Professional ethics and daily practice.
One man, Mohandas Gandhi, led us back into morality as a practical thing. In my opinion, his greatest contribution to the discussion of politics and morality was his insistence that the ends (results) and means used to achieve them is a false distinction. In fact, Gandhi demonstrated that how you do things determines the end result and that violence as a means to solving a problem brings more violence into the world. It is the result. The proof he gave—defeating the British Empire without using a single gun—showed that morality isn’t impractical, it’s ultimately practical. It’s the only truly practical course of action.
Ethics has to do with morality—choosing between right and wrong. Politics has to do with what happens to people. Both deal with power and powerlessness, with human rights and balancing claims, with justice and fairness—and, yes, with good and evil. However, good and evil aren’t the same as right and wrong. Good and evil are about the doer’s intent and the impact the deed has on other people, and right and wrong are about adhering to principles. According to a philosopher, the discipline of ethics proposes to identify, organize, examine, and justify human acts by applying certain principles to determine the right thing to do in specific situations.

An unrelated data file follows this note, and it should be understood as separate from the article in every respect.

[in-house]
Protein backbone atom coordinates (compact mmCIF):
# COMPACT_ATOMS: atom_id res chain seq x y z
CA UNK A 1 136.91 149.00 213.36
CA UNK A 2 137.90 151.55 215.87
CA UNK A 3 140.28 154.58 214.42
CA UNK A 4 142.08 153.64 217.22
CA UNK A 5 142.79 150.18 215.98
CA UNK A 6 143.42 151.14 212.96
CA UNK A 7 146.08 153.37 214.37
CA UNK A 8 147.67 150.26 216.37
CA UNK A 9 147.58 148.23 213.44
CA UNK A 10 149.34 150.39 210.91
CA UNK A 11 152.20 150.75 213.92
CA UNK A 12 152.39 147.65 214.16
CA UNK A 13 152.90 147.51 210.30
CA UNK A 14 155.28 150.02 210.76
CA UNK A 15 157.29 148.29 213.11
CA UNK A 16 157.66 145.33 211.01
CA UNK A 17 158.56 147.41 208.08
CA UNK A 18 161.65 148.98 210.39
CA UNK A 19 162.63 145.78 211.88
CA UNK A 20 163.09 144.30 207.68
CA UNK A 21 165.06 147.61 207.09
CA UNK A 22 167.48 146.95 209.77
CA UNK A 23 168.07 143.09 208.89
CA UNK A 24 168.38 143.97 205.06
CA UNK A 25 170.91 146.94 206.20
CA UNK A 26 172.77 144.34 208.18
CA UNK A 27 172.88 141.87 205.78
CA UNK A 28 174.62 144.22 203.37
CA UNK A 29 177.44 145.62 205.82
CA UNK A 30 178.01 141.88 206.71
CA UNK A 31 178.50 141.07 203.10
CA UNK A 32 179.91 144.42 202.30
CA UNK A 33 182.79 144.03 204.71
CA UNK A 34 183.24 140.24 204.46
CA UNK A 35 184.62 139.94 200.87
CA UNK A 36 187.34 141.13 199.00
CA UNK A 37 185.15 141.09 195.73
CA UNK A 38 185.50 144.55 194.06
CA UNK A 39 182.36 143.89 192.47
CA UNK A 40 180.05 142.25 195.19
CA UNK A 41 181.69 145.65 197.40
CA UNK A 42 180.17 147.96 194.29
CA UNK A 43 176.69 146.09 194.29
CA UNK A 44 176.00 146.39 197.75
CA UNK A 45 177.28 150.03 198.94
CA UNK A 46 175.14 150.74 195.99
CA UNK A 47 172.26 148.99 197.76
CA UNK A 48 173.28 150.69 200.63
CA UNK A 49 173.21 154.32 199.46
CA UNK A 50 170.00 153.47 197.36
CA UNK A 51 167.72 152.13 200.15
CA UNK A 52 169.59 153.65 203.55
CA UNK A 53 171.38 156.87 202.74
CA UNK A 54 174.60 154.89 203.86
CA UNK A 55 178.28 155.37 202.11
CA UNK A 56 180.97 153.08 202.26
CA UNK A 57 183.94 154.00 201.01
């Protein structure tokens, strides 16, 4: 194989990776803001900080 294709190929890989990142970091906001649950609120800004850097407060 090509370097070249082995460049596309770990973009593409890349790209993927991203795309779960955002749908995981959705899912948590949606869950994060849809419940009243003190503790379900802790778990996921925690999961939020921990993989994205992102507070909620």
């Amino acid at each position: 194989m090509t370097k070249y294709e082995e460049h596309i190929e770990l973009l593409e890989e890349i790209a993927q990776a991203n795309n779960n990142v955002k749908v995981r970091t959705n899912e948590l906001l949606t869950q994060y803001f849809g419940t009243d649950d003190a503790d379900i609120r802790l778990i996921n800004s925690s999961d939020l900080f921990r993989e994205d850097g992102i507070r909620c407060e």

Professional ethics are built around three essential components:
- Purpose. All professions develop in response to a social need that members of the profession promise to meet. Put in legalistic terms, this need (along with the power and privileges society grants to help professionals meet the need) and the profession’s promised response to it constitute the profession’s contract with society.
- Conduct. The ethical code developed and promulgated by the profession—its code of ethics—describes the conduct society has a right to expect from professionals as they go about the business of the profession.
- Skills and outcomes. Nursing’s standards of practice state, with some precision, the obligations of nurses in specific areas of practice. Each of these components is dynamic and subject to change and reevaluation as the profession grows, as knowledge increases, and as social mores and expectations develop.
So, the ethics of a profession define why it has come to be, how its members are to behave, and what the public has a right to expect of it. According to the practical ethics of Gandhi, nurses create their profession every day in their practice.
Leah Curtin, RN, ScD(h), FAAN
Executive Editor, Professional Outreach
American Nurse Journal
Curtin L. Health policy, politics, and professional ethics. Nurse Key.